It is difficult to outline this action-packed Gospel. Bailey & Constable (1999:68) identify three main sections: The Servant to the multitudes (1:1-8:26); The Servant to the disciples (8:27-10:52); and The Sacrifice for the world (11:1-16:20). Hiebert (1994:14-18) proposes a more detailed outline: The Coming of the Servant (1:1-13); The Ministry of the Servant (1:14-13:37); The self-sacrifice of the Servant (14:1-15:47); and The resurrection [and ascension] of the Servant (16:1-20).
Certainly some sort of transition can be identified in Mark 8 (Cole 2008:84). In agreement with Santos (1997:459, slightly amended), this chiastic structure for Mark 8:22-10:52 may be important:
A Healing of a blind man (8:22-26)
B Discourse (8:27-38) — including paradox in 8:35
C Expressions of Jesus’s authority (9:1-29)
B’ Discourse (9:30-50) — including paradox in 9:35
C’ Expressions of opposition/misunderstanding/little faith (10:1-31)
B’’ Discourse (10:32-45) — including paradox in 10:45
A’ Healing of a blind man (10:46-52)
Conclusion and application
This structure emphasises not only the authority of the Servant of the Lord, but also the difficulty Jesus had to teach his disciples that suffering comes before exaltation. Lowery (1994:78-85) notes that Jesus’ disciples were prone to misunderstand (4:13; 6:50-52; 7:18; 8:33), were hard of heart (6:52; 14:32-38) and sometimes exercised little faith (4:40; 8:26; 9:19). Santos (2000:15) highlights three paradoxes that Jesus uses to teach His disciples: First, ‘whoever wishes to save his life shall lose it but whoever loses it for My sake and the gospel’s will save it’ (8:35). Second, ‘if any one wants to be first, he must be last of all and servant of all’ (9:35). Third, ‘whoever wishes to become great among you must be your servant and whoever wishes to be first must be slave of all’ (10:43-44). Such is the servant heart of Jesus Christ, the Son of God (1:1; 10:45), whom the Gospel of Mark vividly depicts as the suffering yet powerful Servant of the Lord. As bond-servants of Jesus Christ, we too should have hearts like that of our Lord.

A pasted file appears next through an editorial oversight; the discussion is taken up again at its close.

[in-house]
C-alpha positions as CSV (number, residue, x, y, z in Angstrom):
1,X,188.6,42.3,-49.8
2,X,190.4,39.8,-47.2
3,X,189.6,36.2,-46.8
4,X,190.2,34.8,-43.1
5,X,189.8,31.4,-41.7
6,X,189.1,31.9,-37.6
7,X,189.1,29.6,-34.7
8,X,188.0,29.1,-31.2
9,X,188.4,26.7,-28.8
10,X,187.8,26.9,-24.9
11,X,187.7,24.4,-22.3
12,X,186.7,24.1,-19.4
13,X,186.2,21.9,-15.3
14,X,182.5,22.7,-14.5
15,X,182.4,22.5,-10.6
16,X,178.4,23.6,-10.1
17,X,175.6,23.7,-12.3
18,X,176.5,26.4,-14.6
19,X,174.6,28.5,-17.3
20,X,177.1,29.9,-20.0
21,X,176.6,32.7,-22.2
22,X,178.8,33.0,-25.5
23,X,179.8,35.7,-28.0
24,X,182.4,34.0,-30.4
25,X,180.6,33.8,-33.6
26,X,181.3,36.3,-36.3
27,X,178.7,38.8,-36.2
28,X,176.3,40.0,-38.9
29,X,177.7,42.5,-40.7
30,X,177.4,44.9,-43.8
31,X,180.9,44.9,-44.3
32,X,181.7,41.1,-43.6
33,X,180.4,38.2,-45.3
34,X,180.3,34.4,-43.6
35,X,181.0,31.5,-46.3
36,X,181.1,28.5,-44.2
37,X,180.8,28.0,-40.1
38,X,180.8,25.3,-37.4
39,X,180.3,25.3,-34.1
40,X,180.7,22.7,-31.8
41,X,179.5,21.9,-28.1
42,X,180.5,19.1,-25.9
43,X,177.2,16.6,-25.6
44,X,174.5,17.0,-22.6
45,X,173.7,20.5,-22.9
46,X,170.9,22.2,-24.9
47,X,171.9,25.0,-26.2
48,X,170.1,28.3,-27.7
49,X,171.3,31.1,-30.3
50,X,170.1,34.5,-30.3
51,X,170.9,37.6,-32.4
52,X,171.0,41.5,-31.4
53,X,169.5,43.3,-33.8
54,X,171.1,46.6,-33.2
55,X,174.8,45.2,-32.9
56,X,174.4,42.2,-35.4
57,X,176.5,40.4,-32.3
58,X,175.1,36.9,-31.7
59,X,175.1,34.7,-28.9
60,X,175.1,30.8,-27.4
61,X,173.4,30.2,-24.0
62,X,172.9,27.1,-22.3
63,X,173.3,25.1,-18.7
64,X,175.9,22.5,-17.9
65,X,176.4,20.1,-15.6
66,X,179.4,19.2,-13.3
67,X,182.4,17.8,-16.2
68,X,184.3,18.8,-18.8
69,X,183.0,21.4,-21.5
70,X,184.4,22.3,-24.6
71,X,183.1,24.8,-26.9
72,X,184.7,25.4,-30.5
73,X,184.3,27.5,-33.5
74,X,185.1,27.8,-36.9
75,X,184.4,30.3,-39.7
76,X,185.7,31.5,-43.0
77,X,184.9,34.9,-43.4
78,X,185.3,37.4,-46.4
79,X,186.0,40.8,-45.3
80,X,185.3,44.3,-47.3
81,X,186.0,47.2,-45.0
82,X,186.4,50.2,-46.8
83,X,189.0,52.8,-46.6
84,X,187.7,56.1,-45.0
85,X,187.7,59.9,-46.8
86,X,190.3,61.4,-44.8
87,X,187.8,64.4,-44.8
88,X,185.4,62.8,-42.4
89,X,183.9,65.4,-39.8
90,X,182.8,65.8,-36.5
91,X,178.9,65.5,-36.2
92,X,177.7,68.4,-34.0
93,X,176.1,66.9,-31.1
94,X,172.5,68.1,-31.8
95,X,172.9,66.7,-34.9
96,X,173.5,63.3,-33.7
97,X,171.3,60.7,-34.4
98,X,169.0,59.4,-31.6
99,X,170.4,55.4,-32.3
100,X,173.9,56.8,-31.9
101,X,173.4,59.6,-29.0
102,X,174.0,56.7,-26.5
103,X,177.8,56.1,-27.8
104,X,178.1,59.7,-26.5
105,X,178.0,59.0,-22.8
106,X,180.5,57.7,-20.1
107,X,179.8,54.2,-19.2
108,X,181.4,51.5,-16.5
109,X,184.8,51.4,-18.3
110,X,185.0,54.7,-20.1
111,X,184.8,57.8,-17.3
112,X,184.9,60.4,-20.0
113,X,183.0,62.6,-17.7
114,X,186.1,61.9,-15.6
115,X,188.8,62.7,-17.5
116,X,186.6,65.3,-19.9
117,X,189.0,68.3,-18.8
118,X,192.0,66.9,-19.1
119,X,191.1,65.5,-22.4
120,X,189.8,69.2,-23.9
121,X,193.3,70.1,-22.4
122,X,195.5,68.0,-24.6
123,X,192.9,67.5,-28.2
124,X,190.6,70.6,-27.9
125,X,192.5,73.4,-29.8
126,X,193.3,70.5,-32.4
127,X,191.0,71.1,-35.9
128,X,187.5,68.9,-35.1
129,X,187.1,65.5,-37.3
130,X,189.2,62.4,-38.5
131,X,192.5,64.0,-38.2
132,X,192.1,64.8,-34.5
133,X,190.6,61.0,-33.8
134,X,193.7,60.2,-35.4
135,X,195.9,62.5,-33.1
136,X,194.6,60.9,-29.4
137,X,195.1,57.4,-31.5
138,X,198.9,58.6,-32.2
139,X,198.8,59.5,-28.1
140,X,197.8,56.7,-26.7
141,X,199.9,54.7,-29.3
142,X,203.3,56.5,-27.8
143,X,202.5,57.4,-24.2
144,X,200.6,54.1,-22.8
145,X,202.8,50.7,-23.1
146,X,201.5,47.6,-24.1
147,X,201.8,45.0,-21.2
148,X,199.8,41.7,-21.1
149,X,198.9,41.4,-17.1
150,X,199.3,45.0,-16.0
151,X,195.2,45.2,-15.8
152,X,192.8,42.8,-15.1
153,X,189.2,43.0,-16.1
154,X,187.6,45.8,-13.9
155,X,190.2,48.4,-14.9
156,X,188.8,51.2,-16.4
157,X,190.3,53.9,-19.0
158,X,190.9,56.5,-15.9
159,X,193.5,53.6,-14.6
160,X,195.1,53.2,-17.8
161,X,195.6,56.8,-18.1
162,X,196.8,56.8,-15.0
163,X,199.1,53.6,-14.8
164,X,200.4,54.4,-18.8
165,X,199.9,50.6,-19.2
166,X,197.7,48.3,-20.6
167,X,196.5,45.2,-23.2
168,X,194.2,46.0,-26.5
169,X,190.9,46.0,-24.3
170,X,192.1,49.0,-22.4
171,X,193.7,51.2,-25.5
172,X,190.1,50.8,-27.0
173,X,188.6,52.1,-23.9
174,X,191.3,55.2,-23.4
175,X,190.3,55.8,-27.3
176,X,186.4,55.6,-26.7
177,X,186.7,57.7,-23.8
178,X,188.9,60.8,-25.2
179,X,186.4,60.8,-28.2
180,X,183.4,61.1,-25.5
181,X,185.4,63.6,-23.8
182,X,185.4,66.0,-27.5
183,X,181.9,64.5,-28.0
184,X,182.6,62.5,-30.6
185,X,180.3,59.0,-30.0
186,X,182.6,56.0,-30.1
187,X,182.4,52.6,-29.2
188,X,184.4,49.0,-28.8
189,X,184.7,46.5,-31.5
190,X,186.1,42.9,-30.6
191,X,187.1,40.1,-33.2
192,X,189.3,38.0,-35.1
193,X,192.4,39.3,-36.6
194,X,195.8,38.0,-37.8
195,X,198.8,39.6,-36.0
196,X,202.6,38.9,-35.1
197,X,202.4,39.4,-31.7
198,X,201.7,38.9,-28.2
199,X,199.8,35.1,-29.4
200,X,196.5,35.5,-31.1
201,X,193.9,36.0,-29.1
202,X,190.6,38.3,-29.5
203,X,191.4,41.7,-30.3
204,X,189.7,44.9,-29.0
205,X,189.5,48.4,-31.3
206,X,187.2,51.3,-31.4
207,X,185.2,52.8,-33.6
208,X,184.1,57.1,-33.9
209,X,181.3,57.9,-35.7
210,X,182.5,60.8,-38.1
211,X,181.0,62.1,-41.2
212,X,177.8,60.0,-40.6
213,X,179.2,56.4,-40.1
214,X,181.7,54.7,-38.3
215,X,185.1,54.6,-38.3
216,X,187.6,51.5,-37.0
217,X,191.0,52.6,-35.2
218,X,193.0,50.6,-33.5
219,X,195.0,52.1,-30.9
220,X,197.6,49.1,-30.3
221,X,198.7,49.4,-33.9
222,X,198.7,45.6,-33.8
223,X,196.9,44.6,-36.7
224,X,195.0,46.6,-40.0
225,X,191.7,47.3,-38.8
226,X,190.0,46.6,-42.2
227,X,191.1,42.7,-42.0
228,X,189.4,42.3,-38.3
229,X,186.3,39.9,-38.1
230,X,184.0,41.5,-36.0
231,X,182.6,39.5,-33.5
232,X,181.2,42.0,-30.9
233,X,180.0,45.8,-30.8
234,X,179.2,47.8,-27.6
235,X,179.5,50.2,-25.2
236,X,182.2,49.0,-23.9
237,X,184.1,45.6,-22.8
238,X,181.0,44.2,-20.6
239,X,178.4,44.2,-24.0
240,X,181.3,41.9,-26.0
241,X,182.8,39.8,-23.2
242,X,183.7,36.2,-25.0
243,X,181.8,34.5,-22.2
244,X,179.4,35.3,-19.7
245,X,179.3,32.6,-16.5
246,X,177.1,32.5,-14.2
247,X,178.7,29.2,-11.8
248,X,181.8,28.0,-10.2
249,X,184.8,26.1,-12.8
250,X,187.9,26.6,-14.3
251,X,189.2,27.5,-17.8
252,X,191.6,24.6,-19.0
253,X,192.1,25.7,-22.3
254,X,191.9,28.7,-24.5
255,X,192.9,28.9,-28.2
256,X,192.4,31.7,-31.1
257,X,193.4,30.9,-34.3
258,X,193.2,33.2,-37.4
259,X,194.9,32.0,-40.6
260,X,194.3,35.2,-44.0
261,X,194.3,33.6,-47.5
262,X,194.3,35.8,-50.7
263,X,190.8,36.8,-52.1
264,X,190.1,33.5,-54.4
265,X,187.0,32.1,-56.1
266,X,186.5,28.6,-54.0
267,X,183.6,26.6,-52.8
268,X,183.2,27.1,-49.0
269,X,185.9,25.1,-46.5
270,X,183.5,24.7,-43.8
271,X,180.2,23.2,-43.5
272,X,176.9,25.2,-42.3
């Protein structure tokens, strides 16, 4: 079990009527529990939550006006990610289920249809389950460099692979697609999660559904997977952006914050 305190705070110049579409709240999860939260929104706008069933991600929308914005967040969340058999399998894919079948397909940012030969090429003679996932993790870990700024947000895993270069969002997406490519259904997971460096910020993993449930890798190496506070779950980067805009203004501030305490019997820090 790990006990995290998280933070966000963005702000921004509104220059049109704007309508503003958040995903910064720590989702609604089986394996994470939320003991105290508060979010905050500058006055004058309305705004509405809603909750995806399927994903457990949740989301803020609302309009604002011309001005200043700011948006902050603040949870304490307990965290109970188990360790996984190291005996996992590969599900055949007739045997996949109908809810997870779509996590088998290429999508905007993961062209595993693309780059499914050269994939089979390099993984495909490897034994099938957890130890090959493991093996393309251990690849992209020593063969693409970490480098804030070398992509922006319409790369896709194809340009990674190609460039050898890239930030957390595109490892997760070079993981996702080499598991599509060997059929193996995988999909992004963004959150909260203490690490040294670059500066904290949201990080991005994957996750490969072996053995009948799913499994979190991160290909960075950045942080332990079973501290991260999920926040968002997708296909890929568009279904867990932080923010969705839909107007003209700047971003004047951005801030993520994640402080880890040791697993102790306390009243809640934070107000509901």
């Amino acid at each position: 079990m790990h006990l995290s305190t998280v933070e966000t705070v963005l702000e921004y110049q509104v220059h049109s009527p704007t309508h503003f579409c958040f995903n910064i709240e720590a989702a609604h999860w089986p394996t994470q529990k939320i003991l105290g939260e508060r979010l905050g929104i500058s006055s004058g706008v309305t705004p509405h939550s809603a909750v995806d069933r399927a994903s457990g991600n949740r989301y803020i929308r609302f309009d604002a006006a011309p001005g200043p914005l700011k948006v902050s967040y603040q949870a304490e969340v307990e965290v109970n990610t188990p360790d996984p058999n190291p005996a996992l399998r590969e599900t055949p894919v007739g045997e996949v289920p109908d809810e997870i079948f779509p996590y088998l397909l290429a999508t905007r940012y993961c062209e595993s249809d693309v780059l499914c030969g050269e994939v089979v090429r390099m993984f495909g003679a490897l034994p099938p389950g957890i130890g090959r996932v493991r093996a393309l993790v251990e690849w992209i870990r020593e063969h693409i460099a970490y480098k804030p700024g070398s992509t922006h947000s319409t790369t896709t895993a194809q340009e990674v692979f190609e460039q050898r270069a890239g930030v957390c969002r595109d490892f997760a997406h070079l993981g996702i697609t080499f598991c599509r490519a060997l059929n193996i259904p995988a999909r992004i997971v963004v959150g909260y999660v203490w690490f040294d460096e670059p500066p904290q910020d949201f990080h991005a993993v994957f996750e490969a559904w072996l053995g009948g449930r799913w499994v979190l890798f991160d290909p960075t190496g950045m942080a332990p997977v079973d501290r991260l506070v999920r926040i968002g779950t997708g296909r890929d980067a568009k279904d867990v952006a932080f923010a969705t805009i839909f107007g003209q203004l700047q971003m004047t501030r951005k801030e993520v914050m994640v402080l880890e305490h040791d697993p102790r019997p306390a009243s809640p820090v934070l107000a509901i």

Bailey, M.L. & Constable, T.L., 1999, Nelson’s New Testament survey, Thomas Nelson, Nashville.
Cole, R.A., 1989, The Gospel according to Mark: An introduction and commentary (Tyndale New Testament Commentaries, volume 2), IVP Academic, Downers Grove/Nottingham.
Grassmick, J.D., 1983, ‘Mark’, in J.F. Walvoord & R.B. Zuck (eds.), The Bible Knowledge Commentary: New Testament, pp 95-197, David C Cook, Colorado Springs.
Hiebert, D.E., 1994, The Gospel of Mark: An expositional commentary, Bob Jones University Press, Greenville.
Lowery, D.K., 1994, ‘A theology of Mark’, in R.B. Zuck (ed.), A Biblical theology of the New Testament, pp. 65-86, Moody Publishers, Chicago.
Santos, N.F., 1997, ‘The paradox of authority and servanthood in the Gospel of Mark’, Bibliotheca Sacra 154(616), 452-460.
Santos, N.F., 2000, ‘Jesus’ paradoxical teaching in Mark 8:35; 9:35; and 10:43-44’, Bibliotheca Sacra 157(625), 15-25.
Tenney, M.C., 1985, New Testament Survey, revised edition, William B. Eerdmans Publishing Company, Grand Rapids.